I have been doing Data Engineering in some shape or form for the past 10 years.
I have failed, many times. I have also succeeded a few times. Good news is, more recently I’ve mostly been succeeding. I attribute this increase in success rate to two things: I work with good people who know their s**t, and I’ve acquired some experience that helps to win with Data Engineering. Here are 5 tips:
Tip #1: Never release before you validate data
Typically a company’s ‘data maturity’ evolves like this: In the beginning, data consumers go to various systems to obtain a report. E.g. digital marketing specialist will go to Facebook Ad Center or a CRM tool; customer support supervisors/analysts will go to Zendesk dashboards; financial analysts will go to a plethora of systems to pull Excel files for analysis; etc.
At some point, it all becomes a bit too much. There are so many different systems people need to go to in order to get information. It’s too laborious. Furthermore, some (the clever ones) start thinking about combining data to do something more sophisticated. E.g. what does the app usage behaviour look like for customers who raise a high number of customer support tickets? If we figure this out, maybe we can tweak the app to fix a problem and reduce the burden on support reps.
At that point, the data engineers get to work. Connectors get built, a data warehouse gets deployed and various tables that contain data from the aforementioned systems are made available to data consumers. ‘Here, data consumer, you can find all the data you so laboriously worked to obtain from all these systems. All automated, joined up and ready for analysis in one single place!’
In the words of Donald Trump: “WRONG!” As in, your data is wrong. Or at least, it doesn’t look like what is on the source system. Why? Because source systems rarely present ‘raw’ data. They often apply filters, hide operational things, deduplicate, clean, etc. etc. And, helpfully, when you ask them for the ‘raw’ data, they give you everything. No filters, no cleaning, just pure data. It’s up to you to turn this into information.
Exacerbating the problem further is that source systems don’t much care for other source systems. If you want to join all the support tickets of a customer to his/her transactions data, you have to rely on a unique ID for that customer. What if that was an email address? Well, email addresses change. At the point you start joining the two data sets on email address, you might be chopping the data in half. "Why, data engineers, do I only see half the transactions of that user?" – a data consumer might ask. "We don’t know, probably because the email address changed over time, we need to look into it" we would answer. If we had validated these data joins properly, we would have arrived at the problem early on, and perhaps done something to solve it like create a surrogate table that maps email addresses (that can change over time) to canonical IDs (that do not).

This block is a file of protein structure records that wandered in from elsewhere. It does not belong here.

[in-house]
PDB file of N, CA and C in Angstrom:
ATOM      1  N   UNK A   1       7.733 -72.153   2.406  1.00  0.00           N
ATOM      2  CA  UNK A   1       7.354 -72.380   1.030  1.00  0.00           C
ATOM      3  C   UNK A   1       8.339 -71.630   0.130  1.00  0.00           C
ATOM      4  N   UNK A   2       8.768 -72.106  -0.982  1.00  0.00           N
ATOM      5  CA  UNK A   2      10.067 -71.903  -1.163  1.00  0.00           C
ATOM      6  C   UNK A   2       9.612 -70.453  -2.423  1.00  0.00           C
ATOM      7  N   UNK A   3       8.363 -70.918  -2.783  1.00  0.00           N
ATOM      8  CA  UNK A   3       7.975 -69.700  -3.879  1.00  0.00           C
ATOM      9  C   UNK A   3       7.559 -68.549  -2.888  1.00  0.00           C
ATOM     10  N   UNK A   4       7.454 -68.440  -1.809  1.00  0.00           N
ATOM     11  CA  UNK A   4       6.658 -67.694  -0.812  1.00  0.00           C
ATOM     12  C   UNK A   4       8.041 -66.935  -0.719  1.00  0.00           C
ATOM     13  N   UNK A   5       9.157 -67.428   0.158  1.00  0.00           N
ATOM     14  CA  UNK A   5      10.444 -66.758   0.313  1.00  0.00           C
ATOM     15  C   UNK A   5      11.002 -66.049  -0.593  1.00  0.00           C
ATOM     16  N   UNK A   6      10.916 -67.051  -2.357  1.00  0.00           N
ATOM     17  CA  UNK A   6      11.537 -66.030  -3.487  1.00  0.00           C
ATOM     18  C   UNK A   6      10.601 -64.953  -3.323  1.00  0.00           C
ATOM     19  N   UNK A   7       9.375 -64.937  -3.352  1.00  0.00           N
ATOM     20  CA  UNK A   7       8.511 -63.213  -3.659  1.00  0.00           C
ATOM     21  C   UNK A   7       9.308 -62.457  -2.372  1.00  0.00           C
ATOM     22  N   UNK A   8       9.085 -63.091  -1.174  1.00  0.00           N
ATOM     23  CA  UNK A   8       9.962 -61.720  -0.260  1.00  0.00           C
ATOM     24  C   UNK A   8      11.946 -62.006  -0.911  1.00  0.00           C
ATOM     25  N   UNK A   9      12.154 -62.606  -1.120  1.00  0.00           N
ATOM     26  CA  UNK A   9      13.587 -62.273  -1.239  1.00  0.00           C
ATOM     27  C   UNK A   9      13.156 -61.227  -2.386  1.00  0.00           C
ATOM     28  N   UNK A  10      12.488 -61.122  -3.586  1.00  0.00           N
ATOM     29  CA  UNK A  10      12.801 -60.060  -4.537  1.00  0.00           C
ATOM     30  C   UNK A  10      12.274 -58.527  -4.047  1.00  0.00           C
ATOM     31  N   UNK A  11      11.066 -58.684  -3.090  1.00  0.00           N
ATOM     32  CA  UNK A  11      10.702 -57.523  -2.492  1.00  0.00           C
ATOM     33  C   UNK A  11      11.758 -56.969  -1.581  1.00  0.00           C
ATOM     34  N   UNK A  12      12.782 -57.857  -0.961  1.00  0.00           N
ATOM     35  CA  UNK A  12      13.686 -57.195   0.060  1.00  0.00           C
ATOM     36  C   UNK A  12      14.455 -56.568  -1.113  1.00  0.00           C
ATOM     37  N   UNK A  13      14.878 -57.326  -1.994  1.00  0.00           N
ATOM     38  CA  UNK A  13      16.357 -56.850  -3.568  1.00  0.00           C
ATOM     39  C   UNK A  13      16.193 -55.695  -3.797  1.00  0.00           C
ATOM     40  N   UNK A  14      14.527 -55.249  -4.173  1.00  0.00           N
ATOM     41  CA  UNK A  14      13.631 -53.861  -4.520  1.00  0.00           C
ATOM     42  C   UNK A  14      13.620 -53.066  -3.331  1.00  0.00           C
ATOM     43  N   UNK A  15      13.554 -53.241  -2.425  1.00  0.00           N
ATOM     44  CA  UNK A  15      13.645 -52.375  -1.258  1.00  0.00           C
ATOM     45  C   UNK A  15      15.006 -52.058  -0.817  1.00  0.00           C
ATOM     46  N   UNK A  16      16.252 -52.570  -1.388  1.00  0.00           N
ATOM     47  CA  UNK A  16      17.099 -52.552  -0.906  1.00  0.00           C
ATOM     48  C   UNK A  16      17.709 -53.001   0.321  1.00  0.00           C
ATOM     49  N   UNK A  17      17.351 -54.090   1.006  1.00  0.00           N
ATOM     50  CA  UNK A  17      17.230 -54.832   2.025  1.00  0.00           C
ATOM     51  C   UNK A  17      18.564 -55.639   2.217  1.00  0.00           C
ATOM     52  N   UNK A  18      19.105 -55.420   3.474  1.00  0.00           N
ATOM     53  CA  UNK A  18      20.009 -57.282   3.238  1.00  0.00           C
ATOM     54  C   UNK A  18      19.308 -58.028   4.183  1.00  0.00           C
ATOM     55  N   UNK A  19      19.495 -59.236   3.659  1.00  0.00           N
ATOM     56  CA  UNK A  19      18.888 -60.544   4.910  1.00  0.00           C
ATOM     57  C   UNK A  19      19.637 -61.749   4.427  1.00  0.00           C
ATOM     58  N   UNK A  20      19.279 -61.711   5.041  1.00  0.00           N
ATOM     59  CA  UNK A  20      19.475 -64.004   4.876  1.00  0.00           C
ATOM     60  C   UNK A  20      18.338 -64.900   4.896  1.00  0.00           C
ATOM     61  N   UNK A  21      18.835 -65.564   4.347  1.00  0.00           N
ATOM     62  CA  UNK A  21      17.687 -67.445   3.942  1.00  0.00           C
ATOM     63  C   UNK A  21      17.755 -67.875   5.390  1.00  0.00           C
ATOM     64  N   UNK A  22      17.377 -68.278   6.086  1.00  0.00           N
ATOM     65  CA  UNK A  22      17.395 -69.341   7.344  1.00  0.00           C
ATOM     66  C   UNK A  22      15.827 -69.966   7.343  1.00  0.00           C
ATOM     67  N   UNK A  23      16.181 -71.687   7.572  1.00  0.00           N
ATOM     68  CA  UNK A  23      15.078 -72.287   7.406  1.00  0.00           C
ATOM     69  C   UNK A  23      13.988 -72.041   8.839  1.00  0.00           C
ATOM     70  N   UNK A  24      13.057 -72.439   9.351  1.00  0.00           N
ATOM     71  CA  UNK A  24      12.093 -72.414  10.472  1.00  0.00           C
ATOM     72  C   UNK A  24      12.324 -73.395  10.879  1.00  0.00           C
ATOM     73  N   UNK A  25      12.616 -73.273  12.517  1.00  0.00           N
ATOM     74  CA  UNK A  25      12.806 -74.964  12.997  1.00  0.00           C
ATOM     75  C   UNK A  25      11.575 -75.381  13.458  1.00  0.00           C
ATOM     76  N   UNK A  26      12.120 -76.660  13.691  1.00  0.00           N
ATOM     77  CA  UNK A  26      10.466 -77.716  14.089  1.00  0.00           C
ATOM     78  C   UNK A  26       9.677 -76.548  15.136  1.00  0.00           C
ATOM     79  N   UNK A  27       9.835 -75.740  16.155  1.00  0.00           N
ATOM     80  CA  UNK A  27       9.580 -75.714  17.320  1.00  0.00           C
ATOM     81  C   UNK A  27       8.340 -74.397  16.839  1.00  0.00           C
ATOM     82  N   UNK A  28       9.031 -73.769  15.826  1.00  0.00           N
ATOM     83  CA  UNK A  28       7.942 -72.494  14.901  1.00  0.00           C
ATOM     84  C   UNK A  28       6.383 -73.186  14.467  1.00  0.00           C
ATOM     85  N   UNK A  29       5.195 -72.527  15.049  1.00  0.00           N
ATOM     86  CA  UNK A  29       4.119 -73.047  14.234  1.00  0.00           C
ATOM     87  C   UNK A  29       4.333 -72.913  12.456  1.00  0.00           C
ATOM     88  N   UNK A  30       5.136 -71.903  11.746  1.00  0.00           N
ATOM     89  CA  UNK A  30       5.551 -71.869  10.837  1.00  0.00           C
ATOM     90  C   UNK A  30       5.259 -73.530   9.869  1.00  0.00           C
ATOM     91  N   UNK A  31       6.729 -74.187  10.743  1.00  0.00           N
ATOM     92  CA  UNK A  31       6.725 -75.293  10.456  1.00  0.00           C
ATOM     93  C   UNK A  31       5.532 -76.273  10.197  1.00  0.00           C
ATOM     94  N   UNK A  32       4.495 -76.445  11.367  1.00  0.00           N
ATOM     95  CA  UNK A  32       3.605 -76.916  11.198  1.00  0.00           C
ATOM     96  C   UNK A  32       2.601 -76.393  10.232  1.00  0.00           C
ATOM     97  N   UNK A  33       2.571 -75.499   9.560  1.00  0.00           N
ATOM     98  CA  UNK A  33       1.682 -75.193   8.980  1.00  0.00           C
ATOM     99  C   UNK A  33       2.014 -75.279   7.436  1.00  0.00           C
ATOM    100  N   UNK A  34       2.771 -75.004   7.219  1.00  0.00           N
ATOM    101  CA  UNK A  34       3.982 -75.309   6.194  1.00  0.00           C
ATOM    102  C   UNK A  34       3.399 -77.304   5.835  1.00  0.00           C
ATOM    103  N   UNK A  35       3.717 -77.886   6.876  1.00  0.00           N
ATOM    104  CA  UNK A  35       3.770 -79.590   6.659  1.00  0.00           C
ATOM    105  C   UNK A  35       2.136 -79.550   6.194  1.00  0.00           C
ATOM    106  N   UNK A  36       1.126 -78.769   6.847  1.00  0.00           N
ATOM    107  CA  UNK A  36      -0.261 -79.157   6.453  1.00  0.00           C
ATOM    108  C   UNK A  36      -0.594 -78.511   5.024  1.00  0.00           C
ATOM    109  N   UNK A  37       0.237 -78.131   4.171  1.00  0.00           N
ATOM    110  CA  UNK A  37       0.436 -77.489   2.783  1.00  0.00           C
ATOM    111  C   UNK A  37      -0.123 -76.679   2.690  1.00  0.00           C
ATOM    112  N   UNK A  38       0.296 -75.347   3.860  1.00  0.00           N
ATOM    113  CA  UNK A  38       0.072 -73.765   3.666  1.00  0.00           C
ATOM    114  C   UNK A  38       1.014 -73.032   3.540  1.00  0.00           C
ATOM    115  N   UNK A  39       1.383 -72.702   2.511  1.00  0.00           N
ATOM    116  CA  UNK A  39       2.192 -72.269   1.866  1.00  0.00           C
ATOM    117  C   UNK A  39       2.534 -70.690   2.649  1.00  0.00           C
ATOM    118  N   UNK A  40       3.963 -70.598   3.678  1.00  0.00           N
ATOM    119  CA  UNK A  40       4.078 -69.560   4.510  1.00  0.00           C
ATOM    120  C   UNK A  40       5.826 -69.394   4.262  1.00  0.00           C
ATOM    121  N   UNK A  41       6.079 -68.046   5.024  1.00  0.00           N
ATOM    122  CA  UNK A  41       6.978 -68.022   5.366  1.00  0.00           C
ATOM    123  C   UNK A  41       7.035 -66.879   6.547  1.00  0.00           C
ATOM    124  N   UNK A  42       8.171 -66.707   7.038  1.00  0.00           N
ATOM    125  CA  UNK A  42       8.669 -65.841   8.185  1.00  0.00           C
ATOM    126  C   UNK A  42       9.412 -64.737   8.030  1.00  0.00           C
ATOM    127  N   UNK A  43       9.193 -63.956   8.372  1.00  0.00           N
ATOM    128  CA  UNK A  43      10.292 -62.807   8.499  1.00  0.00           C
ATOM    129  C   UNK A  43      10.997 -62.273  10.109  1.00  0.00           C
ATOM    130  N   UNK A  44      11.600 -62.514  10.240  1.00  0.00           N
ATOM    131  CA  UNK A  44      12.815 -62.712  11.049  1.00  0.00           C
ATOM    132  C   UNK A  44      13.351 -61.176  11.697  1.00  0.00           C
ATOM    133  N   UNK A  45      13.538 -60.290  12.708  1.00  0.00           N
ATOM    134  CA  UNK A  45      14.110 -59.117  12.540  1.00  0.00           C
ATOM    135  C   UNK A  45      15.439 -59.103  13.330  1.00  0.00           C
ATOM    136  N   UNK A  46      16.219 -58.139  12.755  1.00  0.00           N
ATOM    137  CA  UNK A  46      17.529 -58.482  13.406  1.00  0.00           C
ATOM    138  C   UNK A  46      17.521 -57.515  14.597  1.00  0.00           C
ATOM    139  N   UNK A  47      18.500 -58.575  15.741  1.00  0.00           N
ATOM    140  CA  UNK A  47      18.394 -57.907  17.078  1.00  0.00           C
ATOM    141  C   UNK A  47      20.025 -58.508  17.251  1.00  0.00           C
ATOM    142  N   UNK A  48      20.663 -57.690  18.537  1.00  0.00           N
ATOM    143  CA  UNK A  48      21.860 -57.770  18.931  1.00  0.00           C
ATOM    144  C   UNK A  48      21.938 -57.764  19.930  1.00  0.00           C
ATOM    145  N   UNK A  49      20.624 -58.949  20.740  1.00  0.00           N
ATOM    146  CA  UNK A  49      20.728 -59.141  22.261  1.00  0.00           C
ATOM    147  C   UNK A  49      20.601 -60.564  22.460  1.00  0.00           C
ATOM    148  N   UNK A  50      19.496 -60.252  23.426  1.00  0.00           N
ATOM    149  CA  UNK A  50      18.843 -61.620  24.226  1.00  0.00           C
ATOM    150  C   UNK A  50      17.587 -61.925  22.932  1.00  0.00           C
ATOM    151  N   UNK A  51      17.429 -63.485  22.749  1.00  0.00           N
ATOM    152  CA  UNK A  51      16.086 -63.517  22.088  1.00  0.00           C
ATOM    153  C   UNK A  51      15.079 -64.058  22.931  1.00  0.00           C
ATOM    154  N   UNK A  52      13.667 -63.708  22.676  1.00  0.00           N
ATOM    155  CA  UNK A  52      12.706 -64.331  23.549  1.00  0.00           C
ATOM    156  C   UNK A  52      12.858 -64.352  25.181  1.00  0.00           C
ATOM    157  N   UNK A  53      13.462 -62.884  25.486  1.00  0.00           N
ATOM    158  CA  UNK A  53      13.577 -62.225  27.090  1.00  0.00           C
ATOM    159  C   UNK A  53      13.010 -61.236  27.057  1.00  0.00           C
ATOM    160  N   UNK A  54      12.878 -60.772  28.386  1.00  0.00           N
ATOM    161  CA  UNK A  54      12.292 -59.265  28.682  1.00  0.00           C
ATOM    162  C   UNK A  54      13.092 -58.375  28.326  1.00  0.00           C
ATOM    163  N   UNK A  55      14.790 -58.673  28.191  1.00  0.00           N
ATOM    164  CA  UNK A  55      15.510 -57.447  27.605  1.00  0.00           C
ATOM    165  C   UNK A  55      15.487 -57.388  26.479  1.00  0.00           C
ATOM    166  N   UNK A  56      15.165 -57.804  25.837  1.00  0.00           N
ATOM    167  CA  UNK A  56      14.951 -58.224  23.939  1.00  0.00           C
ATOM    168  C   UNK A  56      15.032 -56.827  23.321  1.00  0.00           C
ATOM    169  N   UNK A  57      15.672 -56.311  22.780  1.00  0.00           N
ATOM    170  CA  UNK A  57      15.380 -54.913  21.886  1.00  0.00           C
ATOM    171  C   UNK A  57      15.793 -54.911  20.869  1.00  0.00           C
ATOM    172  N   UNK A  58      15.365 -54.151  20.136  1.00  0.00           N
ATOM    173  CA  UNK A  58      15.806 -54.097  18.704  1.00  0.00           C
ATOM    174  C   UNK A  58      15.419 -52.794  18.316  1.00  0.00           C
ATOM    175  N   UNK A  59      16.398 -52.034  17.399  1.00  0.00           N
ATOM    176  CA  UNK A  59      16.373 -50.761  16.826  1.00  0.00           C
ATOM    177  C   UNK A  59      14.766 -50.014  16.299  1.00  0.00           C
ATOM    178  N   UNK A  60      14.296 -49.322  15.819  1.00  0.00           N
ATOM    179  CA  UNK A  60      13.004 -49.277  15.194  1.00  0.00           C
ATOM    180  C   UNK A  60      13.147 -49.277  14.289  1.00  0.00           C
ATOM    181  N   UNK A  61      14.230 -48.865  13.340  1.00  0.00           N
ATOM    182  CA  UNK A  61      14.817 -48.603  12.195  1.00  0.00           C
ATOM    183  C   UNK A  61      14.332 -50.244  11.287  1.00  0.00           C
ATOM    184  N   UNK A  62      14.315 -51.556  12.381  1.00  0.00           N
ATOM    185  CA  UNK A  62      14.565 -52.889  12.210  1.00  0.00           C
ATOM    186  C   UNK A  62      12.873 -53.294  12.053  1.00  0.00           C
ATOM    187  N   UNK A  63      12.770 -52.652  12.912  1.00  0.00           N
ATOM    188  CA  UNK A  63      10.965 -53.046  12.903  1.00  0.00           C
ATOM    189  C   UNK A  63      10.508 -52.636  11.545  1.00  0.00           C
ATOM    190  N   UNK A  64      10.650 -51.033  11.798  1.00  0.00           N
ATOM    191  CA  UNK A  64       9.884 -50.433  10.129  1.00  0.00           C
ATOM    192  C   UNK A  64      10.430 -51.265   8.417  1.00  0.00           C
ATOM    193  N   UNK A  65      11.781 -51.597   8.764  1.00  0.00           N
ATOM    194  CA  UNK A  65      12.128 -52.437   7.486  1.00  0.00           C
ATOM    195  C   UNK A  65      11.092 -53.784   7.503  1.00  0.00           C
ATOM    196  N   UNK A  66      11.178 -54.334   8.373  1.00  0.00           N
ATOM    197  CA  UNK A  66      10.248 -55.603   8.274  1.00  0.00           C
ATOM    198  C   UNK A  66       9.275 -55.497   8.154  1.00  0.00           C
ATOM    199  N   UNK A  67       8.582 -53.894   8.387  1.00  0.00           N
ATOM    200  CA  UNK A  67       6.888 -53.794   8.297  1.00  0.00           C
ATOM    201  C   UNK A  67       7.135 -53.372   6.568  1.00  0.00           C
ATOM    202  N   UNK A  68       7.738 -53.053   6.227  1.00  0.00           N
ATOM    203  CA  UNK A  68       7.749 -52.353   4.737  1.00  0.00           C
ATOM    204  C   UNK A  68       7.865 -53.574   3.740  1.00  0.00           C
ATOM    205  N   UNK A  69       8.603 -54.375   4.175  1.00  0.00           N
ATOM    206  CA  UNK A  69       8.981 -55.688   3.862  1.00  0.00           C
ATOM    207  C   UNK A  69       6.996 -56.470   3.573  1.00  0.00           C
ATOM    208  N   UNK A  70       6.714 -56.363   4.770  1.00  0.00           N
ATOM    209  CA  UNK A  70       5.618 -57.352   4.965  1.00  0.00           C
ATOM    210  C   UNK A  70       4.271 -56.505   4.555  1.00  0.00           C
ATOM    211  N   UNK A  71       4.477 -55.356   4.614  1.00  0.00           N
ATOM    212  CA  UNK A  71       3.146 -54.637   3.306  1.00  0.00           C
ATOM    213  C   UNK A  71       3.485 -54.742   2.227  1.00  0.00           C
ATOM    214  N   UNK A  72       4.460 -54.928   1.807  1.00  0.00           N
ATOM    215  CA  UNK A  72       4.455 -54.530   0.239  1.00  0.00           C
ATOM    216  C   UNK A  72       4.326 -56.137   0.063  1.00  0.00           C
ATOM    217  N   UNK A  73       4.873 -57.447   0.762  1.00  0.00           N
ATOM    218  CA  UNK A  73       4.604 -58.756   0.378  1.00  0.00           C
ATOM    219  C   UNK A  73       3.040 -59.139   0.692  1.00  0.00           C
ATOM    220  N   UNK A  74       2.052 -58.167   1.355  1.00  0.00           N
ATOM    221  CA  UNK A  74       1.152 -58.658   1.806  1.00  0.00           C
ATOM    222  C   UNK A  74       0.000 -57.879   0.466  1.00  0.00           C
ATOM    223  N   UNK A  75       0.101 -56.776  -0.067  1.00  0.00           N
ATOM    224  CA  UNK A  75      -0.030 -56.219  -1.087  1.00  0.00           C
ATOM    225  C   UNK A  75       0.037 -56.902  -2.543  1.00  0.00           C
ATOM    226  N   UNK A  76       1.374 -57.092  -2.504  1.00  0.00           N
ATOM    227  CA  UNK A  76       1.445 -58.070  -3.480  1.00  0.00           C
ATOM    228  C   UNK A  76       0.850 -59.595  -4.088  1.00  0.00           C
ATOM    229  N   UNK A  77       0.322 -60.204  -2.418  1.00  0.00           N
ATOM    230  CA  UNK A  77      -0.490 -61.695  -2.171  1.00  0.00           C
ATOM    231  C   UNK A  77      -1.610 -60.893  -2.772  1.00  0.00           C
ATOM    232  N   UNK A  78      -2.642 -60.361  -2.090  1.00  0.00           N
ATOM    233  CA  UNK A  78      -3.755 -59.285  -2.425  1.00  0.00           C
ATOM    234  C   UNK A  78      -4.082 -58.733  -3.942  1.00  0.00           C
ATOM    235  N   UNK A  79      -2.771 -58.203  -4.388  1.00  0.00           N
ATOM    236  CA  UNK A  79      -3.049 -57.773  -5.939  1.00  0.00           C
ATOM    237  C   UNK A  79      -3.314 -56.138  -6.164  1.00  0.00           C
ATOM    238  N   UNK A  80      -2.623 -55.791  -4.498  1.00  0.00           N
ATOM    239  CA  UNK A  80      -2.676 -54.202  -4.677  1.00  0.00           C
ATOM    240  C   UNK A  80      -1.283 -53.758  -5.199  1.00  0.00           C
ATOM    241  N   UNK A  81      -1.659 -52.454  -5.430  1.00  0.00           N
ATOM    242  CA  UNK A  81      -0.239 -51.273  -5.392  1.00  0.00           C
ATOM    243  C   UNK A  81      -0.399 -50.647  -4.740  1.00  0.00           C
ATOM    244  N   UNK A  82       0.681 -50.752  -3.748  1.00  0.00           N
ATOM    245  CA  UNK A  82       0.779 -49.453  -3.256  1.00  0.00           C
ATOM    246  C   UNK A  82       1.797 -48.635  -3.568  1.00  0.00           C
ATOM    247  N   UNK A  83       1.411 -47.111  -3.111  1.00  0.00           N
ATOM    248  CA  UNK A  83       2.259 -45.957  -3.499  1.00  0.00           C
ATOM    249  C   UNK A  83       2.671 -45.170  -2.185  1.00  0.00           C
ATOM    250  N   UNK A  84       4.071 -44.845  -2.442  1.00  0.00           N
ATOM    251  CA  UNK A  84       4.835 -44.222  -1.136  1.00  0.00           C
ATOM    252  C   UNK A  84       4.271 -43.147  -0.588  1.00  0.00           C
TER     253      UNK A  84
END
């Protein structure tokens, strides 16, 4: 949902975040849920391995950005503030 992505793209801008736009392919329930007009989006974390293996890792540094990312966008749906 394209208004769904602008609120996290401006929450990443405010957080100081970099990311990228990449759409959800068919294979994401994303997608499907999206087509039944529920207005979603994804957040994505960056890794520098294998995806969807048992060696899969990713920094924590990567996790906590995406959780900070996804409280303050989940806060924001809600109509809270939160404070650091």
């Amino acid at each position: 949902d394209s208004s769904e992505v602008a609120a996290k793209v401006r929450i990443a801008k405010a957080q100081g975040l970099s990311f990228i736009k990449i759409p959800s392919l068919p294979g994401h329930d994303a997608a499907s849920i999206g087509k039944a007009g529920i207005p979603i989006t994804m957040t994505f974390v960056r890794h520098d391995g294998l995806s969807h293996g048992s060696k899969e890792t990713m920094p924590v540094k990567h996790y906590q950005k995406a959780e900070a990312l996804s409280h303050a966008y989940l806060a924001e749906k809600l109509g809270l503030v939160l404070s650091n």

Some such data consumers will tolerate errors and bugs for a while, but most will just give up on you after one or two hiccups and go back to using their trusted, laborious manual process of using the source systems directly. To data engineers, this is commonly known as ‘failing’.
Tip #2: Become important enough that others push to you
If you always have to pull, you are always playing catch up and are always a second-class citizen. As a nasty side-effect, the whole company becomes less data-driven.
What is Pull? Pull means you have to go and fetch the data, hoping it a) looks like what you expect it to look like and b) is sitting there waiting for you. Pull means you have very little control and rely on some processes ‘upstream’ to define what data should look like and what it will be used for. If the powers that be decide to change data schemas, your processes break. If data doesn’t get captured correctly, you don’t find out until you try to pull it, and by that time it’s usually impossible to recover what was lost. Furthermore, pull usually means batch. Which usually means delay, which means you are missing on a lot of good use cases for real-time analytics like anomaly detection, disaster/fraud prevention, adaptive content serving, customer retention, etc.